Protest the banks... but for the right reason!
I was amused reading of the protest against Wells Fargo Bank and Bank of America (“https://alamedasun.com/news/anti-bank-protest-set-tuesday-march-21,” March 9). There are many good reasons for protesting these behemoths of American usury. Think of all the people who lost their homes during the 2008 collapse while the banks got bailed out. Think of the exorbitant credit card interest rates and fees. Think of massive funding of parasitical hedge funds while small and medium sized businesses are starved for credit. The fact that there has been so little outrage over the massive bailout of the banks, through “Quantitative Easing” and other schemes of the Fed, is a bit puzzling.
But to protest the banks' investment in fossil fuels? That's actually a bit strange. As opposed to the parasitical stuff, this is one of the more productive things the banks are actually investing in! Like it or not, we all use products of fossil fuels. They have enormously improved human life over the past 120 years. Think of fertilizers, paint, fabrics, as well as cheap energy. Nothing to apologize for. And if the sea level goes up a bit, (primarily due to changes in astronomical events, by the way), we will be able to handle it. If you want to protest the banks, it's not a bad idea. I would protest against the Fed carrying out another decade plus of bailouts, which is where we may be headed after the failure of Silicon Valley Bank.
Think bigger on public bank plan
Written in response to an article about the Public Bank East Bay, with a heavy focus on financing "green" projects.
Re: “East Bay cities seek safe financial waters” (Page A1, Feb. 26).- Your article on the Public Bank East Bay demands a response. You reference the usefulness of the public Bank of North Dakota in financing productive activities under more favorable conditions than local businesses and local governments could get from big Wall Street banks. All true.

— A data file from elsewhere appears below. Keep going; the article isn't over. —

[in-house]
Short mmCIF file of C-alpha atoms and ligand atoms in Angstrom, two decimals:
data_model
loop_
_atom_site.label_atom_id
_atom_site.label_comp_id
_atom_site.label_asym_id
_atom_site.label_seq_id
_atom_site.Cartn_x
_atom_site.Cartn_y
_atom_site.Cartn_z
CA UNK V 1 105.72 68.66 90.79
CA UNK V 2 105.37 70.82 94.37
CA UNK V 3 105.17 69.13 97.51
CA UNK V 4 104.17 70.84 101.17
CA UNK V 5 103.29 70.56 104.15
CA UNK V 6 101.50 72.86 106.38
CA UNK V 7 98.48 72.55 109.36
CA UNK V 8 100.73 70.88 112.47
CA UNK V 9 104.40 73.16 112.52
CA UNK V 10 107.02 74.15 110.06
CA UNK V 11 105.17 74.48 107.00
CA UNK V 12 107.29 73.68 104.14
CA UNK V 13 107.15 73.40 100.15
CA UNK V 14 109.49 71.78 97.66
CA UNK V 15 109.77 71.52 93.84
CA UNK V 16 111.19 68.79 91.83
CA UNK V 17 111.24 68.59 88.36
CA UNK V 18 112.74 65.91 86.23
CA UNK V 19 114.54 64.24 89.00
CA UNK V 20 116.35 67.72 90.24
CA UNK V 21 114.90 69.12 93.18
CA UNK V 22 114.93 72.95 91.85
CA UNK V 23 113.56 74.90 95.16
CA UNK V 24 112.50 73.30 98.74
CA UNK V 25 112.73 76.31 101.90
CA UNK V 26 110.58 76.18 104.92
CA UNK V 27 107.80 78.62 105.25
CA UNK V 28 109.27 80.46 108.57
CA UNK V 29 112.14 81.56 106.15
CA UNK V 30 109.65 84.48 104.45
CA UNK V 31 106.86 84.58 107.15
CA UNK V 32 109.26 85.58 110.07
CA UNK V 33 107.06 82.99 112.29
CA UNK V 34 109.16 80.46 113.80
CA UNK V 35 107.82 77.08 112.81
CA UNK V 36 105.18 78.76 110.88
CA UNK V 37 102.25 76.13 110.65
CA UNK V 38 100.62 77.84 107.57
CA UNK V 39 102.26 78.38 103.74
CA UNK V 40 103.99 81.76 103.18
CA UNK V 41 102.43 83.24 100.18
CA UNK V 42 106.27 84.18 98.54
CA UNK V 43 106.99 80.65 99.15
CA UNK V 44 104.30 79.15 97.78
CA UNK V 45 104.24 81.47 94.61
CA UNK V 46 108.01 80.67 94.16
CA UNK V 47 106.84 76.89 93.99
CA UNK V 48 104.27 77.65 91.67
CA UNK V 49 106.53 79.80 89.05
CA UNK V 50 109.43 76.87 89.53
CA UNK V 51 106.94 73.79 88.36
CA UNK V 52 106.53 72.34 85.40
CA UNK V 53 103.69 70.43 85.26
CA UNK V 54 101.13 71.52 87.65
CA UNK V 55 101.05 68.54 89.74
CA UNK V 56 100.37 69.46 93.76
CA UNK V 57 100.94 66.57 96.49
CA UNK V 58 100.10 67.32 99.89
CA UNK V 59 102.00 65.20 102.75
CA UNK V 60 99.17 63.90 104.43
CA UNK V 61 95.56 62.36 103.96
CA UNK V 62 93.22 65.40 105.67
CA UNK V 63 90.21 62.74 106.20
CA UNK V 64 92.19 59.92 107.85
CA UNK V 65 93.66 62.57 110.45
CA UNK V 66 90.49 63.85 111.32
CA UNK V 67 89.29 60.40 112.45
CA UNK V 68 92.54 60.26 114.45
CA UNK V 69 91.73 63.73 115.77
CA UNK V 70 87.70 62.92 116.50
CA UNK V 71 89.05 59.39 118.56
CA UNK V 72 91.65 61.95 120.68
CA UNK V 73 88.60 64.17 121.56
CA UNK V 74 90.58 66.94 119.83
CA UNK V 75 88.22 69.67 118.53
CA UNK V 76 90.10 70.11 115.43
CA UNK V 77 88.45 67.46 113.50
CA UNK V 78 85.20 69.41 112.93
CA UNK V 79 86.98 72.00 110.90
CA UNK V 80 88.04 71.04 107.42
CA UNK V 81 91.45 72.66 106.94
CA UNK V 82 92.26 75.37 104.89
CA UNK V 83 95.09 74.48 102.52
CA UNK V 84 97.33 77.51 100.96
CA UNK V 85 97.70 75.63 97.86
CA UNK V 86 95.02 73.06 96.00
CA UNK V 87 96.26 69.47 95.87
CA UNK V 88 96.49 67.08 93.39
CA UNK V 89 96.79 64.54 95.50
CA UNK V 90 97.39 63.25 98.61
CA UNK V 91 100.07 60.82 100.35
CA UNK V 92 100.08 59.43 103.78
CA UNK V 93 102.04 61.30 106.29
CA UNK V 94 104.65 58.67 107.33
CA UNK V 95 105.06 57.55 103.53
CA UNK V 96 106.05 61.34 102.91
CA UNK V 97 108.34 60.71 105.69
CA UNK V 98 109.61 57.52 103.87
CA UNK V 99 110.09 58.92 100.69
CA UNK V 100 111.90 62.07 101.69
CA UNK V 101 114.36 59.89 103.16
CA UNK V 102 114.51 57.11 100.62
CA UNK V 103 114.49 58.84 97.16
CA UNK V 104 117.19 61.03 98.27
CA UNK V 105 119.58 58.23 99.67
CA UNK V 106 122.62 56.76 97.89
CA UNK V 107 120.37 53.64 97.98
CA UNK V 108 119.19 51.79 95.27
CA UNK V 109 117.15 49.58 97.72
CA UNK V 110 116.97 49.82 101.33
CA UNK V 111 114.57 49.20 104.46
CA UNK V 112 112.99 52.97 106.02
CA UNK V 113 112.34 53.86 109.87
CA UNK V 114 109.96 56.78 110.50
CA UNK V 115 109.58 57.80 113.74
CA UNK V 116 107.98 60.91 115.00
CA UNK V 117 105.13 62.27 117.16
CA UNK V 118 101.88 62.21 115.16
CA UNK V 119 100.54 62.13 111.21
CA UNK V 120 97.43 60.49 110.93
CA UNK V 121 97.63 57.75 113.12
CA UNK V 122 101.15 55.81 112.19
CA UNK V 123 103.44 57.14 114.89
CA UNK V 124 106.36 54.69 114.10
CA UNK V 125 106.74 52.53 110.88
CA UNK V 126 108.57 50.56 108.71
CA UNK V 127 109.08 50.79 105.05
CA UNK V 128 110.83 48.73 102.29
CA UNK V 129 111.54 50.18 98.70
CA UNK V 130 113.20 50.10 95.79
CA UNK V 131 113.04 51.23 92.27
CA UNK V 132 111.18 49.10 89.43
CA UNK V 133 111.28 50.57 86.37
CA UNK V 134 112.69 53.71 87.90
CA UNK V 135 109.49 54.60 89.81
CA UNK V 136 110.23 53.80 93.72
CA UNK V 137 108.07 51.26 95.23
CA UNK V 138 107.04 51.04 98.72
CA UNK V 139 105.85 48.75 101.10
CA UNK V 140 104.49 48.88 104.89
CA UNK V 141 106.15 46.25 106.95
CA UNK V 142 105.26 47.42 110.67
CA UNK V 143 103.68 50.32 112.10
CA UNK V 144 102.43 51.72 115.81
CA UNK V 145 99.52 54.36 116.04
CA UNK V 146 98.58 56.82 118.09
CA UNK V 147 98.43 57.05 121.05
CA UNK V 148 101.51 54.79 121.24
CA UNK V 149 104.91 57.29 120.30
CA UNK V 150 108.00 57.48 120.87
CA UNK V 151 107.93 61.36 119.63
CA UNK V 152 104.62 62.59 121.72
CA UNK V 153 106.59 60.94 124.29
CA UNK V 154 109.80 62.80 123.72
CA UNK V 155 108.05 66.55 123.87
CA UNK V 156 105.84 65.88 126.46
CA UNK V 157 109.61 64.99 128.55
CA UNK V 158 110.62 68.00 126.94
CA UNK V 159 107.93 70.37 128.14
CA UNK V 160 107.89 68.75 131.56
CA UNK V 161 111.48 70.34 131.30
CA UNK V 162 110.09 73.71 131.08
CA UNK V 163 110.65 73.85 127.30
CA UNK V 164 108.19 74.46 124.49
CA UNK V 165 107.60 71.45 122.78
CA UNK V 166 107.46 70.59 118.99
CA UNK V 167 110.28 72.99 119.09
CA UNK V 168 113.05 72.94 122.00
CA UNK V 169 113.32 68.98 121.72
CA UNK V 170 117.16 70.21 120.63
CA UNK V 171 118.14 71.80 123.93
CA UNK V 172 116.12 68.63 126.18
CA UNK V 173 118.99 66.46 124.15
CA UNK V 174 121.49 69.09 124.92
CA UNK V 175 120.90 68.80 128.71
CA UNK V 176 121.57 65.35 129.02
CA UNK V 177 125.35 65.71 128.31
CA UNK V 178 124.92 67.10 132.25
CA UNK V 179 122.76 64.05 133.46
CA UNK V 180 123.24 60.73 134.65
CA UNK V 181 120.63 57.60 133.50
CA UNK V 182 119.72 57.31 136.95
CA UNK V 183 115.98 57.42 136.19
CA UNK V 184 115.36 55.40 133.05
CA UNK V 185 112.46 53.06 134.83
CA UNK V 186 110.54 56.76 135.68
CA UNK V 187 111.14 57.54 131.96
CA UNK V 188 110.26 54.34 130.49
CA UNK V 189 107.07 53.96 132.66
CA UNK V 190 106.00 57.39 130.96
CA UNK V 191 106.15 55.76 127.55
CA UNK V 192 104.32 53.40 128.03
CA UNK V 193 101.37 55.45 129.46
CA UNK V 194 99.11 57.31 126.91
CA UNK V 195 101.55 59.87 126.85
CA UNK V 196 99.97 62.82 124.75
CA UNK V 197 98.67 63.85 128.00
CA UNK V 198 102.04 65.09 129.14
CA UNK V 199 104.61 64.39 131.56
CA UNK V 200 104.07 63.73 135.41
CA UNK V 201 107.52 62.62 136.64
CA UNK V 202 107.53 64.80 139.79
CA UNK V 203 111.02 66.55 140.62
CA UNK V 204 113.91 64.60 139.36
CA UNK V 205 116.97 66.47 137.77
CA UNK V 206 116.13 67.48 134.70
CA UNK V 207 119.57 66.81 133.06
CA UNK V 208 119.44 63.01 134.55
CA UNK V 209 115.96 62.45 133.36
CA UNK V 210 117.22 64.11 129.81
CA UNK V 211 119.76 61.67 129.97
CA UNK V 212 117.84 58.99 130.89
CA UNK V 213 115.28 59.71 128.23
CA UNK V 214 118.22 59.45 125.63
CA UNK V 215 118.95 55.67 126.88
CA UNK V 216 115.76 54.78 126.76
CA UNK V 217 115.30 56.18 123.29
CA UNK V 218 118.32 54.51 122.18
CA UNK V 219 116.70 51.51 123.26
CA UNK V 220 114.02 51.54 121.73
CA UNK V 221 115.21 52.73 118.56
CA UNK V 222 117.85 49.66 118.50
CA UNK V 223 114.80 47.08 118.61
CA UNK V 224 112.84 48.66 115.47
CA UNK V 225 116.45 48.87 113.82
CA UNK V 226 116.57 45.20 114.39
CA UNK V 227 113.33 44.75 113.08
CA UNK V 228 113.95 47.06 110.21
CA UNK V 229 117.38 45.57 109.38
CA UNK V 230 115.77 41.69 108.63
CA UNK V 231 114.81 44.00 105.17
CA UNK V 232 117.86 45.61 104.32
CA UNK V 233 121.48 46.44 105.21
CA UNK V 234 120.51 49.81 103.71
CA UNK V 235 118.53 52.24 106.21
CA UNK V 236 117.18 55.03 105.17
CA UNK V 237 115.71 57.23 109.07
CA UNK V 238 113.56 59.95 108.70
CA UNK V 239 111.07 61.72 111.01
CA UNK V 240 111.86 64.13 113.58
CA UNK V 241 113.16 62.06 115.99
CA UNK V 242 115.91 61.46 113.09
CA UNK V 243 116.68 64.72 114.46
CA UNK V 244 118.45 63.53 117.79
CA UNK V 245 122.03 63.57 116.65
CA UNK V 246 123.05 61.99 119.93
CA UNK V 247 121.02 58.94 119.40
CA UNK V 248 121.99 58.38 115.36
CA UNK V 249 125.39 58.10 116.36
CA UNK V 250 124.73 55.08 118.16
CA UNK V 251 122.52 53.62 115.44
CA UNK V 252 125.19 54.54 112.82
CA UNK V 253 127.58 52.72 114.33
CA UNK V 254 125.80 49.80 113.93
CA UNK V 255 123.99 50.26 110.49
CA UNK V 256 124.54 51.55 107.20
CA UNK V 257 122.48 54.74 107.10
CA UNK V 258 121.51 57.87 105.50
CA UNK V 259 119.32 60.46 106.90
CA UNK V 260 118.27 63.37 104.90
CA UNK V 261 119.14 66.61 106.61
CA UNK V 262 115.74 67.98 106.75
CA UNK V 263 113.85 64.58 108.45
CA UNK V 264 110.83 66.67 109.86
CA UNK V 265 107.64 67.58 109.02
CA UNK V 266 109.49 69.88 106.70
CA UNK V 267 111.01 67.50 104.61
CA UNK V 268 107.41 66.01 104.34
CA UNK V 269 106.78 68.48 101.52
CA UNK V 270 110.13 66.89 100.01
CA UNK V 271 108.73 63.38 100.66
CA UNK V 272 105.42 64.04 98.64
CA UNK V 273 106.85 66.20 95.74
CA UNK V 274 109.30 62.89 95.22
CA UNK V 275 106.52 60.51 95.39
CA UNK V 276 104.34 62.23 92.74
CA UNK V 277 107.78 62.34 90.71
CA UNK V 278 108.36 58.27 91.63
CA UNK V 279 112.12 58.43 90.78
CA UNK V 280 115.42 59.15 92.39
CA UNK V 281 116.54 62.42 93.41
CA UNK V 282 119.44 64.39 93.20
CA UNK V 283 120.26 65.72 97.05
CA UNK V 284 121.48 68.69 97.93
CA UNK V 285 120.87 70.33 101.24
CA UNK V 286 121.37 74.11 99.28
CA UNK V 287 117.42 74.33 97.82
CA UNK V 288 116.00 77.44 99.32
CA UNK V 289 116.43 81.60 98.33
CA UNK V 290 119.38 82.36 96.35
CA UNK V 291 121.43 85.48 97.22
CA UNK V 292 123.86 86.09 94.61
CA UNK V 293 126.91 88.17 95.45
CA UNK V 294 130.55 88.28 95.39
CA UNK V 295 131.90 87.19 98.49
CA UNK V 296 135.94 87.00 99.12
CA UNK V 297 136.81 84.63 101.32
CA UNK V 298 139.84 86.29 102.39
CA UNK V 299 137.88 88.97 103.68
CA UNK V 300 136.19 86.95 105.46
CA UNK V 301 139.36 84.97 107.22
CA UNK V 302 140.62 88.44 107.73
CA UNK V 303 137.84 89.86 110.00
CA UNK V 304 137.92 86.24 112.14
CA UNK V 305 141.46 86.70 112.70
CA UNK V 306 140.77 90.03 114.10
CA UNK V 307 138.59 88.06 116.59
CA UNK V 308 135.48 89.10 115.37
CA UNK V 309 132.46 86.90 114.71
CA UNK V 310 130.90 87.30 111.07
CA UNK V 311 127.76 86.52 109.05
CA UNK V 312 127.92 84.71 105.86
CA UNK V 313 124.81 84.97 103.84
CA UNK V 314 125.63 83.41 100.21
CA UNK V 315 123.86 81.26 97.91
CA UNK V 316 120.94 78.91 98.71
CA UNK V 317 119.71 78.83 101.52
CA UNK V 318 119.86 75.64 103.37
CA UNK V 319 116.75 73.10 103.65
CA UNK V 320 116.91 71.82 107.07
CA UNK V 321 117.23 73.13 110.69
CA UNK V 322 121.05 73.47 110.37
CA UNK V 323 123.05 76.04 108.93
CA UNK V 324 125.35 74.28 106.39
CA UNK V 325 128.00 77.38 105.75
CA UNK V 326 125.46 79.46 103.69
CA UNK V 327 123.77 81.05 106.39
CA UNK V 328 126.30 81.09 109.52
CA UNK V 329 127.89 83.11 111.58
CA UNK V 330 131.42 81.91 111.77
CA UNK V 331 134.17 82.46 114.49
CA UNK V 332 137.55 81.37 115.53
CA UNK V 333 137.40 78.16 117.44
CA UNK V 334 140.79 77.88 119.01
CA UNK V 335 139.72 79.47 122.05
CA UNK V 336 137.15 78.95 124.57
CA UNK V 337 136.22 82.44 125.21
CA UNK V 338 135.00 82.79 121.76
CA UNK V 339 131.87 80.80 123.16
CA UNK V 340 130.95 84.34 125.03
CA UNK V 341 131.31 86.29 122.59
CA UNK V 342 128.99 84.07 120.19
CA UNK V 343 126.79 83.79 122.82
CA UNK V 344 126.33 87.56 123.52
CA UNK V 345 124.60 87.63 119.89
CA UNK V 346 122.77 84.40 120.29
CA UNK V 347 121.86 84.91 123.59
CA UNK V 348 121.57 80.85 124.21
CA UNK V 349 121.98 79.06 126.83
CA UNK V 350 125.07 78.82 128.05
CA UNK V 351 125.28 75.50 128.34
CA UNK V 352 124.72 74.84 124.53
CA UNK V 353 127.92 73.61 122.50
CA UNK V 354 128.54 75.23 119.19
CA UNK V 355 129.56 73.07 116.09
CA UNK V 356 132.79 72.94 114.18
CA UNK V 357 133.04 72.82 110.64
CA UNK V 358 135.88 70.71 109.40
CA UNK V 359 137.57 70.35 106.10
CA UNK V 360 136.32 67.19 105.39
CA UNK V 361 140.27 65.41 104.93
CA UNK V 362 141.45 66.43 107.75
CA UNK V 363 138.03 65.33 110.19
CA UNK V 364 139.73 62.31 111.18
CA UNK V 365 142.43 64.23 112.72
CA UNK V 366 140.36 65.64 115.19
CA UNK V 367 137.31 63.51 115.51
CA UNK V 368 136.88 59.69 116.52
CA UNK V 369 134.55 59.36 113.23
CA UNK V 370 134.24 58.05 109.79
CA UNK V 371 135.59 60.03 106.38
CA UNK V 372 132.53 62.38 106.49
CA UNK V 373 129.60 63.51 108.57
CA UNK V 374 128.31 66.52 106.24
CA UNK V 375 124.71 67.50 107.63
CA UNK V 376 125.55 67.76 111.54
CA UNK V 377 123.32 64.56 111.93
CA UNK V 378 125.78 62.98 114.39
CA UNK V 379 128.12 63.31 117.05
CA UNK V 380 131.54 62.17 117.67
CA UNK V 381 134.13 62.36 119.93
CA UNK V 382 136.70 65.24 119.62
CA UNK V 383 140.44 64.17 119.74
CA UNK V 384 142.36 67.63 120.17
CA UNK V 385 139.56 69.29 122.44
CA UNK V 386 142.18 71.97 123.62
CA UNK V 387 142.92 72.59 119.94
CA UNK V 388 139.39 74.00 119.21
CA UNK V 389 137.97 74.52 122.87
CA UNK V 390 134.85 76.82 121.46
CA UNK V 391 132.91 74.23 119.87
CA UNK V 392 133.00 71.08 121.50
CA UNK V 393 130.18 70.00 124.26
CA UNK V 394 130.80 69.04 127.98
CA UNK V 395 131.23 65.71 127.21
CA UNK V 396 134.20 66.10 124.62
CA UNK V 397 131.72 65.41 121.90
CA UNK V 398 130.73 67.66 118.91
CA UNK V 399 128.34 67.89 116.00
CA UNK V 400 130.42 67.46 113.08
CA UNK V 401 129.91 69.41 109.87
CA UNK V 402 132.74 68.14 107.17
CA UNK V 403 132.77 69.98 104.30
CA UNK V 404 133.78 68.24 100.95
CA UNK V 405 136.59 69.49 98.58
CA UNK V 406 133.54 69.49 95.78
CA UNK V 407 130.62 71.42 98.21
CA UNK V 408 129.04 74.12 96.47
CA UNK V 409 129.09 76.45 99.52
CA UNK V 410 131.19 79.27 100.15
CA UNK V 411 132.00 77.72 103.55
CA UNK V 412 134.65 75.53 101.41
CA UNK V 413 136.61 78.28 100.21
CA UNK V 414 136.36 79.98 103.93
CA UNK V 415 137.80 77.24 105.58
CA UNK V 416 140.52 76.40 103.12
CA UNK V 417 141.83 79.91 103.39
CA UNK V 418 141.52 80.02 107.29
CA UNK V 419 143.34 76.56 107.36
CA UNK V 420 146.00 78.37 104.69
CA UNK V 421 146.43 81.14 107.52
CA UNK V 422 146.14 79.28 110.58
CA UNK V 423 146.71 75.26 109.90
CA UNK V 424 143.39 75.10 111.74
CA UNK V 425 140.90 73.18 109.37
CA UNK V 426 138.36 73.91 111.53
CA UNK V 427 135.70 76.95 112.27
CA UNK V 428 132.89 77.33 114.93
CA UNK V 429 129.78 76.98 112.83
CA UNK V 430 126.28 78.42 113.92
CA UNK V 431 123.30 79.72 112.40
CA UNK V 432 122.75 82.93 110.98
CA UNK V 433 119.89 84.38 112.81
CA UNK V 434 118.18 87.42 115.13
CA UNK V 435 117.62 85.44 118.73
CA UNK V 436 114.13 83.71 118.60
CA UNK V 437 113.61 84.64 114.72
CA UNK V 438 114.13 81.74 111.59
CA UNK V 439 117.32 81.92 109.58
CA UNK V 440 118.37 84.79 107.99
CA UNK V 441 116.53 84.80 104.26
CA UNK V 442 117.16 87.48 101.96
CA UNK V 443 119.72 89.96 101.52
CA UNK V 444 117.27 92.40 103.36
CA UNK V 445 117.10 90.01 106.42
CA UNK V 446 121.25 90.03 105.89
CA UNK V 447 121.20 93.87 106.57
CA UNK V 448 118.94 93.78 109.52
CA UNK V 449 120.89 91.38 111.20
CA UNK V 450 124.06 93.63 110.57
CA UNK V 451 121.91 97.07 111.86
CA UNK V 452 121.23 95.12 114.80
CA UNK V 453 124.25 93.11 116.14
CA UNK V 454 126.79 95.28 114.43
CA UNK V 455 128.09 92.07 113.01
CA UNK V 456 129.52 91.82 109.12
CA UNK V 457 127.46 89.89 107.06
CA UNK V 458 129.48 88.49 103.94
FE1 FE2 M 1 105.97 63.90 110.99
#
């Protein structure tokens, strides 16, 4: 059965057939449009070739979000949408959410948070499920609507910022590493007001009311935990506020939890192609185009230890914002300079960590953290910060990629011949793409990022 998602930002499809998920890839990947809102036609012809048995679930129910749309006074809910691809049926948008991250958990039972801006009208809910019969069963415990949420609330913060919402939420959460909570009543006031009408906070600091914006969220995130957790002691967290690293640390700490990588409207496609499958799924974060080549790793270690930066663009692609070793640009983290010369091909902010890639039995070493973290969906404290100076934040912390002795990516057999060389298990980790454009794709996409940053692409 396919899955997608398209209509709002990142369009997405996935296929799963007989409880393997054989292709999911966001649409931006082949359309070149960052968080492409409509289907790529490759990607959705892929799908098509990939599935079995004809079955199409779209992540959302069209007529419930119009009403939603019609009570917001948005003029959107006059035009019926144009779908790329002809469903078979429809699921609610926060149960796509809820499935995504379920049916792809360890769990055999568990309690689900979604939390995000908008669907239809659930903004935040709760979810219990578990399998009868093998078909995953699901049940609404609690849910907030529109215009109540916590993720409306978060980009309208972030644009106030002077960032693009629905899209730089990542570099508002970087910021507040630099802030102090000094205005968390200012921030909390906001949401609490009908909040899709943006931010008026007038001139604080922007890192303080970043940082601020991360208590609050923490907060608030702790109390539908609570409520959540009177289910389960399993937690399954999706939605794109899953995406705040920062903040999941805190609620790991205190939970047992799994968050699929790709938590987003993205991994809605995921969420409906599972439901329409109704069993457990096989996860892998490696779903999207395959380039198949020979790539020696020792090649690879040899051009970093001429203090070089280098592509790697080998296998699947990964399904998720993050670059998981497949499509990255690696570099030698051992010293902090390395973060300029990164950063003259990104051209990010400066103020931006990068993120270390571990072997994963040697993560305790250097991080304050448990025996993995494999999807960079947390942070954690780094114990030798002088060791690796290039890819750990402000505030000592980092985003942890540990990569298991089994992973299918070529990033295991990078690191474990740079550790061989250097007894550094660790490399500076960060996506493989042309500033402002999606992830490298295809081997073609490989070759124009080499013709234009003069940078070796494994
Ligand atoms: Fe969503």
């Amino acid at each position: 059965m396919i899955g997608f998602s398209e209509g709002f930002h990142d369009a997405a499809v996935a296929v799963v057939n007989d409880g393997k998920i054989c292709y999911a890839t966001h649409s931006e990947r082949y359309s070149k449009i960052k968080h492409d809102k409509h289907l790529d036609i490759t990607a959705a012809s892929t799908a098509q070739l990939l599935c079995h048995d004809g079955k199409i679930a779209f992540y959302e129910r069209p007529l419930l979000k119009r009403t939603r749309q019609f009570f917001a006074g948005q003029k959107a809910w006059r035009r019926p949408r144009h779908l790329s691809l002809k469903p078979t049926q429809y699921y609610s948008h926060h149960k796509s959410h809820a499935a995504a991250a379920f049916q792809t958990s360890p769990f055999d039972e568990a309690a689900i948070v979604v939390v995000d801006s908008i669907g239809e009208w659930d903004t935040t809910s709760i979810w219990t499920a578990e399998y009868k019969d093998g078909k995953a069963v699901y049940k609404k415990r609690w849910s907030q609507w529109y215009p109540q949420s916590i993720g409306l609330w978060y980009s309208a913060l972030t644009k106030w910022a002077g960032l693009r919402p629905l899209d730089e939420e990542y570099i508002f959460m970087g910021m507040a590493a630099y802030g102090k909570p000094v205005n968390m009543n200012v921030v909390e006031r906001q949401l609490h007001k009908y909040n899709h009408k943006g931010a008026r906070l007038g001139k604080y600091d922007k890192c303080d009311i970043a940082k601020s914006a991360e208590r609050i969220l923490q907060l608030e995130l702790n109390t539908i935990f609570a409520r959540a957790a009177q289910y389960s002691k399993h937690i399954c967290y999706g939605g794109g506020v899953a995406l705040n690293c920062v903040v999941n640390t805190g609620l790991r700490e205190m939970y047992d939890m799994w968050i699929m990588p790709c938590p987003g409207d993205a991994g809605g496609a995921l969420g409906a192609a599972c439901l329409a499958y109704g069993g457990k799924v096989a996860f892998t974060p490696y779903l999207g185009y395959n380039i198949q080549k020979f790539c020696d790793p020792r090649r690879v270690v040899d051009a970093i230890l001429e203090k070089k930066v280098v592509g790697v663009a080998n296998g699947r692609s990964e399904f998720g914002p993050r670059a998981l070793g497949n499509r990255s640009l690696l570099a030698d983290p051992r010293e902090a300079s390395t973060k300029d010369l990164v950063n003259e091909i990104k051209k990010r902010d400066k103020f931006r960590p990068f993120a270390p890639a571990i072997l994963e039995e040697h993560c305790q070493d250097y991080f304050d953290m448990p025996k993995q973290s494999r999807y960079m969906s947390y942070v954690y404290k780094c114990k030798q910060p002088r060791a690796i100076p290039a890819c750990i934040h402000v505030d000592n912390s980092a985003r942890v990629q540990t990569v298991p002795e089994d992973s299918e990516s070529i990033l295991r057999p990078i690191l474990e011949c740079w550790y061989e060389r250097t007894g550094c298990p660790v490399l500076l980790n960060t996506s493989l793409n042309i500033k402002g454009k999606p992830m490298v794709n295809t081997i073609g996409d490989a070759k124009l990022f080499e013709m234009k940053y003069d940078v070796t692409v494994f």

However, why think small? When this country was founded, Alexander Hamilton and George Washington established a national bank to provide credit to productive businesses, with branch banks throughout the 13 states. It was nothing like the Fed, contrary to popular misconception. Rather, it was much more like the Bank of North Dakota on a national scale. But to make any of this really work, we need to break the power of the big banks, which is a daunting, but not impossible, task. Snipping at their heels with a little community bank won’t amount to much, though it might make some local politicians feel good.
- Hunter Cobb, Member Letter to Editor, published in East Bay Times on-line edition, Page A1, 2/26/2023 and in East Bay Times print edition, 3/2/2023
Ranked Choice Voting Created a Mess
All in one place Election Results
The California GOP data team added 2022 General Election Vote History from their voter file to the Election Results Dashboard, which is now complete with the certified vote totals from the Secretary of State. Best viewed on a computer or tablet here: https://cagopdata.com/reports/election-night-results
Observations about Alameda County: Registered Republicans: 11% of Voters (100K of 931K people) - County Republicans who Voted 57% - County Democrats who Voted 57%
One 2024 Goal to consider: Get the Alameda County Non-Republican 10% who voted Republican in 2022 to re-register as Republican.
Notes about the dashboard:
- This dashboard has multiple pages and features that allow you to view contests in greater detail including registration toplines, votes cast by party toplines, historical election information, and more.